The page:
Course Outline

BIM303 Introduction to Clinical Trial Coordination

Course Coordinator:Helen Faddy ( School:School of Health and Behavioural Sciences

2022Session 8

USC Sunshine Coast

USC Moreton Bay

Blended learning Most of your course is on campus but you may be able to do some components of this course online.

Please go to the USC website for up to date information on the
teaching sessions and campuses where this course is usually offered.

What is this course about?


Clinical research professionals are employed in research institutes and in the broader therapeutics development industry to set-up and coordinate clinical trials within research institutions according to Australian and international research standards. This course introduces you to the principles of clinical research and regulatory affairs that are required for you to work as a Clinical Research Coordinator (CRC).

How will this course be delivered?

Activity Hours Beginning Week Frequency
Blended learning
Learning materials – A series of e-modules on clinical trial coordination, which includes six (6) training modules offered through Praxis (online). 2hrs Week 4 6 times
Tutorial/Workshop 1 – Tutorials covering theoretical concepts of clinical trials coordination (F2F on-campus). Please note - there will be three tutorials in week 1 and three tutorials in week 2 in order to prepare students for the field trip; there will then be one tutorial in week 3 and one tutorial in week 7. 3hrs Week 1 8 times
Tutorial/Workshop 2 – Discussion sessions to assist with completing the Praxis Australia modules (F2F via Zoom). Please note - these will be scheduled in weeks 4, 5 and 6. 1hr Week 4 3 times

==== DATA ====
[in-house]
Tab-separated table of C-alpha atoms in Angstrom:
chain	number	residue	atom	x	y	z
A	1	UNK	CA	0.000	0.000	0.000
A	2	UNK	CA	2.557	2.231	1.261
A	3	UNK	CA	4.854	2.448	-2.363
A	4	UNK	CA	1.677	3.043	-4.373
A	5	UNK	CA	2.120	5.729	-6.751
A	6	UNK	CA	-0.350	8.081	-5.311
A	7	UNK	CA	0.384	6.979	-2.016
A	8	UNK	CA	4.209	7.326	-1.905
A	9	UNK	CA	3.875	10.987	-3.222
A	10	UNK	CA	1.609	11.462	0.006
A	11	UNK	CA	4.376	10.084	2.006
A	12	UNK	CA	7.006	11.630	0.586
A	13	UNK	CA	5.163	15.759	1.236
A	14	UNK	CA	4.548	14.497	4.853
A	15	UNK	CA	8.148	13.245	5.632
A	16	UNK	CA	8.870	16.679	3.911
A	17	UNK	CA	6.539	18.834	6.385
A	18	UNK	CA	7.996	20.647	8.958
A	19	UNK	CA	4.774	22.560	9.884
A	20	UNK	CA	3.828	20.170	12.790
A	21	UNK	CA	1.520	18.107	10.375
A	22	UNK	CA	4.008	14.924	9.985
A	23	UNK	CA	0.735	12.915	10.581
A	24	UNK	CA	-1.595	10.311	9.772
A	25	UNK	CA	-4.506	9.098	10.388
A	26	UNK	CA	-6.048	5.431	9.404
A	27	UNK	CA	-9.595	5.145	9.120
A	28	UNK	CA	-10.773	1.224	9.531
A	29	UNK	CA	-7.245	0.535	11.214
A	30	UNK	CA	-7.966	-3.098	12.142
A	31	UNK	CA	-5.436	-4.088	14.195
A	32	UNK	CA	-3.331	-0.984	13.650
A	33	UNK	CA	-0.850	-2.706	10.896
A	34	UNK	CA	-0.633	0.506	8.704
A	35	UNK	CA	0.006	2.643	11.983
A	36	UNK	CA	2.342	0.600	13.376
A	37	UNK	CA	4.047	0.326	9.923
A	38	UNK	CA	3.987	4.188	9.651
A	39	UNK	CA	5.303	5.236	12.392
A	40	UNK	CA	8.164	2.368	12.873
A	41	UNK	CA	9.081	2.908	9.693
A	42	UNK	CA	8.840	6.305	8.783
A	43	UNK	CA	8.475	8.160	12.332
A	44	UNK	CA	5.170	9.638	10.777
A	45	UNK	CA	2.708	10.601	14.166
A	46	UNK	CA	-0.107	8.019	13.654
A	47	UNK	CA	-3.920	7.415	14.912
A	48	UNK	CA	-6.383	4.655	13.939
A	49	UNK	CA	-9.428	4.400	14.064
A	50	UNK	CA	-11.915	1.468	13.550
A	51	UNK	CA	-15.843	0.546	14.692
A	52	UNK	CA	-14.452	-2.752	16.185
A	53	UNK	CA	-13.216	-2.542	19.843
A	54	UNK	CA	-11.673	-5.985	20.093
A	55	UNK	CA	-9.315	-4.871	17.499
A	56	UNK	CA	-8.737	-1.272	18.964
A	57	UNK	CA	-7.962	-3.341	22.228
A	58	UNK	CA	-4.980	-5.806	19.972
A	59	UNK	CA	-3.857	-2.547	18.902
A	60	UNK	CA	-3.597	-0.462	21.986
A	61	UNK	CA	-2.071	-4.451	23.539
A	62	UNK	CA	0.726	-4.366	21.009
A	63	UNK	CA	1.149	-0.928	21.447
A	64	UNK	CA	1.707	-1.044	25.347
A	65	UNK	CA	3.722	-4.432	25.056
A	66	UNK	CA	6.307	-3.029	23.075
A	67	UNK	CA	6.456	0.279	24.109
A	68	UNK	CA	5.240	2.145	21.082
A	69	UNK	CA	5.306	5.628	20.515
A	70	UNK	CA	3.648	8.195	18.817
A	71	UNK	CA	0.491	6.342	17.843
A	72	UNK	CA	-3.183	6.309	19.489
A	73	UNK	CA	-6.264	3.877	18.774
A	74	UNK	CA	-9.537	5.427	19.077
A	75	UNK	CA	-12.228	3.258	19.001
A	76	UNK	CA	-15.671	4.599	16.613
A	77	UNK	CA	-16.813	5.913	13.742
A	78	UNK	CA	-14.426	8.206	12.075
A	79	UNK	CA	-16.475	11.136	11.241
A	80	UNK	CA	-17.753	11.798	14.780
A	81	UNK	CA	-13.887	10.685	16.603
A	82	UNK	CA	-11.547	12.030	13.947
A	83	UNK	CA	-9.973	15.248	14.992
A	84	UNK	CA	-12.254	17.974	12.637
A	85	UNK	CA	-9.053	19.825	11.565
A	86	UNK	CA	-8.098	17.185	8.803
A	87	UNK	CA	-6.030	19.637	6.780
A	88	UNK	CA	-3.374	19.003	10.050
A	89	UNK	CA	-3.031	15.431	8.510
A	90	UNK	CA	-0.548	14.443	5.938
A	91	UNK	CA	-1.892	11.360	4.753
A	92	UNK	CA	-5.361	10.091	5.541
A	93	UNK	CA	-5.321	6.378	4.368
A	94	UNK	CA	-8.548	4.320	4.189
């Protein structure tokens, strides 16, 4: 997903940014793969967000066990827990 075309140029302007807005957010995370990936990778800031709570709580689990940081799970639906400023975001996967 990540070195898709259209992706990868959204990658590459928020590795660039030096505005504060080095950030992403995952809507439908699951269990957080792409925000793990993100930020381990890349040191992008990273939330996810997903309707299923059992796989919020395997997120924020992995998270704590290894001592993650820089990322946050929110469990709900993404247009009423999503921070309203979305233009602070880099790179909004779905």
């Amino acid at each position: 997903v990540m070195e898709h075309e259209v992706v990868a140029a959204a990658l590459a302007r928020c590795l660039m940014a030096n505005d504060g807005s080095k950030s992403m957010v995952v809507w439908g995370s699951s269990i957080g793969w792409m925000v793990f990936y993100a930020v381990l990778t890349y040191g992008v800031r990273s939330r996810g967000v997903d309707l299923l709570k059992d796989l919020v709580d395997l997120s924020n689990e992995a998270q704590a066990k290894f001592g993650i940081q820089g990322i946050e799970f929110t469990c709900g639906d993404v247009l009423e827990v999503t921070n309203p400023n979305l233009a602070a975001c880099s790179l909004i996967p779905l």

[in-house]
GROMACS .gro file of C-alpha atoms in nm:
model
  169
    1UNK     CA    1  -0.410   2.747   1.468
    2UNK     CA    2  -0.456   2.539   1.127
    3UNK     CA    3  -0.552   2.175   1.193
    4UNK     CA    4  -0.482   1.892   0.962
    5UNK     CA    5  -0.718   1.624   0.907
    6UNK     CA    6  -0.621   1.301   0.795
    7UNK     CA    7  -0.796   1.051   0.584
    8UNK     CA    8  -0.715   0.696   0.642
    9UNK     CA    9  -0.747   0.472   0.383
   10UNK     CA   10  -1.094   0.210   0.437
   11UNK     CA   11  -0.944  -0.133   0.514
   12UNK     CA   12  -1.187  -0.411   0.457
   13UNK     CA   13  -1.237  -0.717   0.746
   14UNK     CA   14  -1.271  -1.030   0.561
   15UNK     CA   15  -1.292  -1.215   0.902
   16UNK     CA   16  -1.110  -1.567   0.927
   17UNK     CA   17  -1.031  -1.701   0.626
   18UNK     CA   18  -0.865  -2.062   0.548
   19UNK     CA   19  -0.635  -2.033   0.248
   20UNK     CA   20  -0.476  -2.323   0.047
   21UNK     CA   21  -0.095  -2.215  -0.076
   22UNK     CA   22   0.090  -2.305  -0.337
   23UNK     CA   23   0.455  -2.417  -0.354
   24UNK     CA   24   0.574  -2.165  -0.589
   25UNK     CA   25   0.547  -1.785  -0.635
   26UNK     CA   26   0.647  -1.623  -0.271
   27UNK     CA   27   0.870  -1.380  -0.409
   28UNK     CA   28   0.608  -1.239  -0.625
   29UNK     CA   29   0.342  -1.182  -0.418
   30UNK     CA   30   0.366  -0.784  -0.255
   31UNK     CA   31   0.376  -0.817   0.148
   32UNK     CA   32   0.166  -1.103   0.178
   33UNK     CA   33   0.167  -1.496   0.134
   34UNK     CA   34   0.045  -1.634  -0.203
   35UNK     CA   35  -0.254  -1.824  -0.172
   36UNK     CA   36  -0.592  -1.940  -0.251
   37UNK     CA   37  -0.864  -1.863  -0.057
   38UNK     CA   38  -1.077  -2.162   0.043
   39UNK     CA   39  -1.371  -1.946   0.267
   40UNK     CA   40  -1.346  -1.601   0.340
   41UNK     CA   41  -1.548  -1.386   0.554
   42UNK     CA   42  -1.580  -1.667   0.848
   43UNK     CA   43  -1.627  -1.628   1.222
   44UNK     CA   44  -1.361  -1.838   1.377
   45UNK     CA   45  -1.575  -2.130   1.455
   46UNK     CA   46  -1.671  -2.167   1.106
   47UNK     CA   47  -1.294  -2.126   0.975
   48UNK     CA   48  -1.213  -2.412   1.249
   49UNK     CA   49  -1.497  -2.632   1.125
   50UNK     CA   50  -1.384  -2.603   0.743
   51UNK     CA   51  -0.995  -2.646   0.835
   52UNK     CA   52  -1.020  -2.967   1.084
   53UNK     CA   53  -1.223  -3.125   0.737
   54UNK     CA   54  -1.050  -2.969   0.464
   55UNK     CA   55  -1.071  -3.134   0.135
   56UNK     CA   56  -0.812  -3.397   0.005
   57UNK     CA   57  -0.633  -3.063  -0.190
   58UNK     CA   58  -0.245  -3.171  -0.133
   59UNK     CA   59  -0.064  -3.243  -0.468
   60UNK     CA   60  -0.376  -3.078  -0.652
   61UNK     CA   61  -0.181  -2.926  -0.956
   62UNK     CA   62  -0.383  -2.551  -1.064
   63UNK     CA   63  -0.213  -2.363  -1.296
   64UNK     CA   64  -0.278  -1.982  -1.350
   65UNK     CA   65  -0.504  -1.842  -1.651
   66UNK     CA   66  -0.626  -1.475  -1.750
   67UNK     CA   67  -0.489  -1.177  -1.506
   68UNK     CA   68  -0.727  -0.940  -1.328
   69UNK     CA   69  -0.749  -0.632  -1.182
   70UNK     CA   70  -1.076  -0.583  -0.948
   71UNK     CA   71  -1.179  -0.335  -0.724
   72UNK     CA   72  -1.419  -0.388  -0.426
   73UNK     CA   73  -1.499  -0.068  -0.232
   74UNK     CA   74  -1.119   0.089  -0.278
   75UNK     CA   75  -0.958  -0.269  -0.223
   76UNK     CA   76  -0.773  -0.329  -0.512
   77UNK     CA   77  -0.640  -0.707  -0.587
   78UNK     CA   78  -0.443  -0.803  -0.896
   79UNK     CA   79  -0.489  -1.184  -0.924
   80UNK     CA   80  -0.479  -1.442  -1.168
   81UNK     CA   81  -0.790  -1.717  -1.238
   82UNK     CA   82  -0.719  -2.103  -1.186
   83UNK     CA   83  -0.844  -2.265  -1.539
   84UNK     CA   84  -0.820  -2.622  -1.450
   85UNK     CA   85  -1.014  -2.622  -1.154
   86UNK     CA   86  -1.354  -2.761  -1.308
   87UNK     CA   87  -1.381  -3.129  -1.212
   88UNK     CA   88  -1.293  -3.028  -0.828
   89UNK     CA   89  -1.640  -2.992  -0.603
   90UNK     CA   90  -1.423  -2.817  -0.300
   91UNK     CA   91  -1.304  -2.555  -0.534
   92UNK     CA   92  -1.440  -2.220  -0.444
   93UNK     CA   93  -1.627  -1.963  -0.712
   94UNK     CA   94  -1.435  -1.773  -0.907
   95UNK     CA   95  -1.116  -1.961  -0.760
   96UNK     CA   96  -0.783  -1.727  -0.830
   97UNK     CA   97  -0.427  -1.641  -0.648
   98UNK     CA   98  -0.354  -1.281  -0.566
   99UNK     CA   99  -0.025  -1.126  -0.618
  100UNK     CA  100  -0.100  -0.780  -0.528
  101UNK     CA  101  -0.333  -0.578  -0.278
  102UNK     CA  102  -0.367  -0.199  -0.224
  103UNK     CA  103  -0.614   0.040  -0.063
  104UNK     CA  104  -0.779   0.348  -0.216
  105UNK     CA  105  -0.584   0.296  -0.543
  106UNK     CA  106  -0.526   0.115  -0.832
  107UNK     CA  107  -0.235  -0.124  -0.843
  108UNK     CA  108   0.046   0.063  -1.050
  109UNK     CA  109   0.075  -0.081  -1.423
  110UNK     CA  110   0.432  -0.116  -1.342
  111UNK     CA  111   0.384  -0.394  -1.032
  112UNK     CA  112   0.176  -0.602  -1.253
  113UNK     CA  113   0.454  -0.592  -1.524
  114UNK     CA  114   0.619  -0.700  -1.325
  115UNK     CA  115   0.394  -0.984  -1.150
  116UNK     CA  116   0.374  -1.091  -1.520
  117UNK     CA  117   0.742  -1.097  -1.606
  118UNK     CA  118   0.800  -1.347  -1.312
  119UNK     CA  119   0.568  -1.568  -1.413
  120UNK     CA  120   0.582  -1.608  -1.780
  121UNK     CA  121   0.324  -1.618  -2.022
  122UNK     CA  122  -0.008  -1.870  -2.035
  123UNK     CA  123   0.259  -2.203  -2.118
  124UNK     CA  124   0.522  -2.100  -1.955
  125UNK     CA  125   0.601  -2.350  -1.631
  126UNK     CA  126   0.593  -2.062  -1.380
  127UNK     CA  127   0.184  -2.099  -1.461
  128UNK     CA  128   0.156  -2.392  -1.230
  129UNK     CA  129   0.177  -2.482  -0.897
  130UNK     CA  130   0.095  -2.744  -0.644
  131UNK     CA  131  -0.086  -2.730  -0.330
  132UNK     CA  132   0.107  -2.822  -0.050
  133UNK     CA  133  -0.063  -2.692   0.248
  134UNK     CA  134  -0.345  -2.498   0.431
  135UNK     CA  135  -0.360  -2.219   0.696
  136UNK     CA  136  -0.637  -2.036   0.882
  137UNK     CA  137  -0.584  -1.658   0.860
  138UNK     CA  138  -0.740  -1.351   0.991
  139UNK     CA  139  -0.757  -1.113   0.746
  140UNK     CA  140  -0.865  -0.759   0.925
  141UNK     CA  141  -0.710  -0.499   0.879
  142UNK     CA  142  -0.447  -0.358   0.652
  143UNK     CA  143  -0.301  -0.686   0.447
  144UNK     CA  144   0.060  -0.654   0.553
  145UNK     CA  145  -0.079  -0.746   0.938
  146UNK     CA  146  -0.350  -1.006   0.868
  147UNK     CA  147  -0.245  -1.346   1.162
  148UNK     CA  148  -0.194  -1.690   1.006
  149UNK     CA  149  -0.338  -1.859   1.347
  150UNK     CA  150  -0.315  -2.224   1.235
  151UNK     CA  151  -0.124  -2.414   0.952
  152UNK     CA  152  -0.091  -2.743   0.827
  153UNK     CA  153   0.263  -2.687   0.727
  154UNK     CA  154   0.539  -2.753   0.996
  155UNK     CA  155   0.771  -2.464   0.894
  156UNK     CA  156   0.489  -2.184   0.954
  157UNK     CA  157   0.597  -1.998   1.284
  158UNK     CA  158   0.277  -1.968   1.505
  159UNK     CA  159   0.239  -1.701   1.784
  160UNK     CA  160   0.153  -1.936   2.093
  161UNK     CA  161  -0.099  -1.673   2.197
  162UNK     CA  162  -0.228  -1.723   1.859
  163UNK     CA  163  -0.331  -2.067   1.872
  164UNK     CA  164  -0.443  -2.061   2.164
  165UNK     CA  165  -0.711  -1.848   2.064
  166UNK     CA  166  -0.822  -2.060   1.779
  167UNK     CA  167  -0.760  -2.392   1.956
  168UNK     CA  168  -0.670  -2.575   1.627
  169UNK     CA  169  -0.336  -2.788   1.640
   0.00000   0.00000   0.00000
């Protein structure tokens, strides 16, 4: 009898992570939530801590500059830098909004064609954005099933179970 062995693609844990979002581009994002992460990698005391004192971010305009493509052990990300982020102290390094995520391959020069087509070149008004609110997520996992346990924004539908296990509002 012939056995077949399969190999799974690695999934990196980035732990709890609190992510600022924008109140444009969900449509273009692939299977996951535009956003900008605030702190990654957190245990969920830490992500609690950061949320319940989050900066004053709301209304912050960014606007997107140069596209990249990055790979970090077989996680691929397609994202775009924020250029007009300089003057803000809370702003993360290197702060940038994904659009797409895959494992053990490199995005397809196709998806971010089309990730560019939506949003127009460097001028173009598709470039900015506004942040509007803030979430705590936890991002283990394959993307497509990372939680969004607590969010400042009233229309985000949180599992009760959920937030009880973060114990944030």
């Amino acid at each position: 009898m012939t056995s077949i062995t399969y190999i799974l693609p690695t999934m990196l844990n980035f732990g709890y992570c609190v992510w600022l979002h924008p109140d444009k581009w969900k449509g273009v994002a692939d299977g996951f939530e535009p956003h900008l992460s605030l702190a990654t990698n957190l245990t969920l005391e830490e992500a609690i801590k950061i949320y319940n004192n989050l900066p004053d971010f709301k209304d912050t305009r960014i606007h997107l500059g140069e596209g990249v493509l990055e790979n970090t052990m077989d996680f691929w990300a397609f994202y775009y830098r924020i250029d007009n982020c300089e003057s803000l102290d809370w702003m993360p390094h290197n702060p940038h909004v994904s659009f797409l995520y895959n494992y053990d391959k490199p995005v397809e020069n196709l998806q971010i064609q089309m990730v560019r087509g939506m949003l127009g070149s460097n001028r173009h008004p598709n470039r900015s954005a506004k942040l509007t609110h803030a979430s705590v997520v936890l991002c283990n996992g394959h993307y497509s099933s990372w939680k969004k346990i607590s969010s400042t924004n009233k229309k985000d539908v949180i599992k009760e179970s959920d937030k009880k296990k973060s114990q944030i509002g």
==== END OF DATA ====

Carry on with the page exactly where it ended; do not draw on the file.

Fieldwork – Field trip to the USC Clinical Trial Centre at Morayfield (F2F off-campus). 4hrs Week 3 Once Only

Course Topics

  1. Drug discovery and preclinical development
  2. Overview of the clinical trial process
  3. Human research ethics
  4. Patient communication and informed consent
  5. Data collection during clinical trials
  6. Principles of Good Clinical Practice (GCP)
  7. Regulation of drugs and devices
  8. Essential documentation in clinical trials
  9. Research monitoring and audit
  10. Safety monitoring and reporting
  11. Principles of research governance
  12. Role and responsibilities of clinical trial stakeholders, including the clinical trial coordinator (CRC) and pharmacy

What level is this course?

300 Level (Graduate)

Demonstrating coherence and breadth or depth of knowledge and skills. Independent application of knowledge and skills in unfamiliar contexts. Meeting professional requirements and AQF descriptors for the degree. May require pre-requisites where discipline specific introductory or developing knowledge or skills is necessary. Normally undertaken in the third or fourth full-time study year of an undergraduate program.

What is the unit value of this course?

12 units

How does this course contribute to my learning?

Course Learning Outcomes On successful completion of this course, you should be able to... Graduate Qualities Completing these tasks successfully will contribute to you becoming...
1 Capably and confidently demonstrate knowledge of the process of drug development, from preclinical testing to regulatory approval. Knowledgeable
2 Identify and apply professional responsibilities according to appropriate national decision making frameworks for human research ethics. Ethical
3 Describe the current regulatory and ethical environment for trials with unapproved therapeutic goods and the role of the Clinical Research Coordinator (CRC) in this process. Knowledgeable
4 Demonstrate proficiency in documentation practices required in the commencement of a clinical trial. Empowered
5 Explain and describe the principles of Good Clinical Practice (GCP) in consent processes, quality data collection and compliance with reporting requirements. Empowered
6 Develop tools to interact with various stakeholders involved in the conduct of clinical research. Engaged
7 Critically evaluate technical documentation required to effectively commence and manage a clinical trial. Creative and critical thinker

Am I eligible to enrol in this course?

Refer to the USC Glossary of terms for definitions of “pre-requisites, co-requisites and anti-requisites”.


BIM263 Introduction to Pharmacology.


Not applicable


Not applicable

Specific assumed prior knowledge and skills (where applicable)

It is recommended that students have some prerequisite knowledge of pharmacology, research methods and basic statistics.

How am I going to be assessed?

Grading Scale

Standard Grading (GRD)

High Distinction (HD), Distinction (DN), Credit (CR), Pass (PS), Fail (FL).

Details of early feedback on progress